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Far-right BNP leader Nick Griffin to speak at Trinity debate

Griffin has been invited address students about immigration – but some are calling on the university to cancel the event.

Nick Griffin in London last year
Nick Griffin in London last year
Image: Ian Nicholson/PA Archive/Press Association Images

THE CONTROVERSIAL LEADER of the far-right British National Party, Nick Griffin, has been invited to address students at Trinity College Dublin in a discussion on immigration.

Griffin, an MEP for north-west England, will address the university’s Philosophical Society next month as part of a debate entitled “This House Believe Immigration Has Gone Too Far”. The BNP’s media spokesman Simon Darby said Griffin planned to attend the debate on October 20, but added that such events are often called off.

Mr Darby told TheJournal.ie: “Generally what happens here is that the far left and other interested parties put pressure on the organisers, there’s a huge debate, and free speech is the loser.” He added:

Immigration is a very pertinent subject, and people have a right to listen to all different points of view. They don’t have to agree with him.

Trinity College confirmed to TheJournal.ie that the invitation had been issued, and said the university “encourages balanced debate”. In a statement, a spokesperson added: “In keeping with Trinity’s tradition of educating its students to be independent thinkers, the college has no role in the selection of topics for debate by student societies or the selection of speakers.”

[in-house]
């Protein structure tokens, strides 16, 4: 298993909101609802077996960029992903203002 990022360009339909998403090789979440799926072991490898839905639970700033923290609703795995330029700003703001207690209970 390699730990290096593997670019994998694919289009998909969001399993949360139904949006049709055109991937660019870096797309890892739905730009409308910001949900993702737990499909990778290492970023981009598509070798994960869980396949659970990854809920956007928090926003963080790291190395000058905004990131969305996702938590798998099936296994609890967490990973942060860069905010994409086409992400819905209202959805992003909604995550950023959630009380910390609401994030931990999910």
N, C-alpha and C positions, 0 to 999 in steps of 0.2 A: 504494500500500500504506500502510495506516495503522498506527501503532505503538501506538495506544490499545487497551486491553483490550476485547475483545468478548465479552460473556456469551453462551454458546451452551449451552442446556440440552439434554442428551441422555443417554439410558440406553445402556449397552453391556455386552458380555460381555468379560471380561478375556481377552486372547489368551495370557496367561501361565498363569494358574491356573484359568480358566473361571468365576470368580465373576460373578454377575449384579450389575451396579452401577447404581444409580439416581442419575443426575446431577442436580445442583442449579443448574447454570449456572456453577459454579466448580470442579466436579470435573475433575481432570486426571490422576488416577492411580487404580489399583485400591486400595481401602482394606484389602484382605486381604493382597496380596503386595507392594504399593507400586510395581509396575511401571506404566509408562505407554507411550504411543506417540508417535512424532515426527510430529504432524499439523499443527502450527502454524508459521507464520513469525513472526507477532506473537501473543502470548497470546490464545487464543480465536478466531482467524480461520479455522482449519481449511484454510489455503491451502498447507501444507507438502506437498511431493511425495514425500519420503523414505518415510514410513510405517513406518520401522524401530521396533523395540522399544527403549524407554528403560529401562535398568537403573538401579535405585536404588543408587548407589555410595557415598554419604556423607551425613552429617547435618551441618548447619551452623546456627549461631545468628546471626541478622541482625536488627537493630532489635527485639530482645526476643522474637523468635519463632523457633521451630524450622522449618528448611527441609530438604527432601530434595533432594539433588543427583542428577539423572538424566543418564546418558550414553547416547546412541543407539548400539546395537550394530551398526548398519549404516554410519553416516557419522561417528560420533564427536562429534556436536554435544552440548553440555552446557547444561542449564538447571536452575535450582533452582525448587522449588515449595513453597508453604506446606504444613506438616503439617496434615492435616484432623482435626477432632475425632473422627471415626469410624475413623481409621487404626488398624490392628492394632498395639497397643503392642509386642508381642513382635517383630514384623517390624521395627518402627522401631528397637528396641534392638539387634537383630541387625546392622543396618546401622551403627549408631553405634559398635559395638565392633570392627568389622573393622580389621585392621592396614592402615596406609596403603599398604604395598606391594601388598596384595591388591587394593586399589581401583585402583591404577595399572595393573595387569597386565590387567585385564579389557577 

The Union of Jewish Students in Britain and Ireland has condemned the invitation and called on Trinity College “to deny the BNP a platform”, saying that such events are publicity stunts which “tear apart student communities and contribute to a hostile environment for Jewish students”.

Griffin has faced widespread criticism for his party’s views on immigration. He once said that multiculturalism is turning the “once decent, stable country” of Britain into “a multicultural mess which looks increasingly like a future Bosnia.”

A previous appearance by the BNP leader at an Oxford Union debate in 2007 was met by chaotic scenes as protesters entered the building, accusing organisers of “giving credibility to fascists”, the BBC reported at the time.

In 2008, UCD’s Law Society was forced to drop its invitation to French far-right politician Jean Marie Le Pen after university authorities intervened. Mr Darby wrote on his blog:

Let’s all hope the students in Dublin hold their nerve against the inevitable, liberal fascist onslaught against free speech just like those who organised the Oxford event did.

The Philosophical Society could not be reached for comment at the time of writing.

About the author:

Michael Freeman

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